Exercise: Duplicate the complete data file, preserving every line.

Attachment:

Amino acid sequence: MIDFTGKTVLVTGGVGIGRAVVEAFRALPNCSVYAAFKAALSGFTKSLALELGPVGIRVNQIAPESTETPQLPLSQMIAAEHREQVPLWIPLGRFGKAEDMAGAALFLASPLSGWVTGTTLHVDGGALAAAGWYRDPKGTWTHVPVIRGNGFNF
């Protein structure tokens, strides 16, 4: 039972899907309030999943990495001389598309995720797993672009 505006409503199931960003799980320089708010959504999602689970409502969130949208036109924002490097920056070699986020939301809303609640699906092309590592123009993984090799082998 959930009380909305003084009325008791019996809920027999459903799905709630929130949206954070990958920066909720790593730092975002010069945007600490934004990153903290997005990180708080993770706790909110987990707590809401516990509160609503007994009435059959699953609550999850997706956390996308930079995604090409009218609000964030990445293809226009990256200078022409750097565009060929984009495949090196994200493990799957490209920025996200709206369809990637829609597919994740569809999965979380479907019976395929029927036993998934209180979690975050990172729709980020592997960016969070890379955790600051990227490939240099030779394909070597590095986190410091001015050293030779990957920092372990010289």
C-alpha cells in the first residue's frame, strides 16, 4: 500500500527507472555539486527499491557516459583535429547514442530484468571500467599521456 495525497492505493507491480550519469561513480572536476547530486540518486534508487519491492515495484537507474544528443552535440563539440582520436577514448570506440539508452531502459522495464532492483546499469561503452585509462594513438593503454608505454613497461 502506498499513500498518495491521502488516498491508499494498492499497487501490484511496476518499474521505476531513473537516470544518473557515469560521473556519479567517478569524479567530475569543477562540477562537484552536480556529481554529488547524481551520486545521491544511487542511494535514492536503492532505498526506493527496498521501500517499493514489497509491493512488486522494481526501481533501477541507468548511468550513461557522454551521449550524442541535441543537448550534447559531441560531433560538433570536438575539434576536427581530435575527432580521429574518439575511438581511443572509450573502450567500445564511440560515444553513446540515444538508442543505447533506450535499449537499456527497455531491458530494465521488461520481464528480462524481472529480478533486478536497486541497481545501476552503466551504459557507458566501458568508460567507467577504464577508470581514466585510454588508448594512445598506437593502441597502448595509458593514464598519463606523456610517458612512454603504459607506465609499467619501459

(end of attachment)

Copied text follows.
Amino acid sequence: MIDFTGKTVLVTGGVGIGRAVVEAFRALPNCSVYAAFKAALSGFTKSLALELGPVGIRVNQIAPESTETPQLPLSQMIAAEHREQVPLWIPLGRFGKAEDMAGAALFLASPLSGWVTGTTLHVDGGALAAAGWYRDPKGTWTHVPVIRGNGFNF
């Protein structure tokens, strides 16, 4: 039972899907309030999943990495001389598309995720797993672009 505006409503199931960003799980320089708010959504999602689970409502969130949208036109924002490097920056070699986020939301809303609640699906092309590592123009993984090799082998 959930009380909305003084009325008791019996809920027999459903799905709630929130949206954070990958920066909720790593730092975002010069945007600490934004990153903290997005990180708080993770706790909110987990707590809401516990509160609503007994009435059959699953609550999850997706956390996308930079995604090409009218609000964030990445293809226009990256200078022409750097565009060929984009495949090196994200493990799957490209920025996200709206369809990637829609597919994740569809999965979380479907019976395929029927036993998934209180979690975050990172729709980020592997960016969070890379955790600051990227490939240099030779394909070597590095986190410091001015050293030779990957920092372990010289």
C-alpha cells in the first residue's frame, strides 16, 4: 500500500527507472555539486527499491557516459583535429547514442530484468571500467599521456 495525497492505493507491480550519469561513480572536476547530486540518486534508487519491492515495484537507474544528443552535440563539440582520436577514448570506440539508452531502459522495464532492483546499469561503452585509462594513438593503454608505454613497461 502506498499513500498518495491521502488516498491508499494498492499497487501490484511496476518499474521505476531513473537516470544518473557515469560521473556519479567517478569524479567530475569543477562540477562537484552536480556529481554529488547524481551520486545521491544511487542511494535514492536503492532505498526506493527496498521501500517499493514489497509491493512488486522494481526501481533501477541507468548511468550513461557522454551521449550524442541535441543537448550534447559531441560531433560538433570536438575539434576536427581530435575527432580521429574518439575511438581511443572509450573502450567500445564511440560515444553513446540515444538508442543505447533506450535499449537499456527497455531491458530494465521488461520481464528480462524481472529480478533486478536497486541497481545501476552503466551504459557507458566501458568508460567507467577504464577508470581514466585510454588508448594512445598506437593502441597502448595509458593514464598519463606523456610517458612512454603504459607506465609499467619501459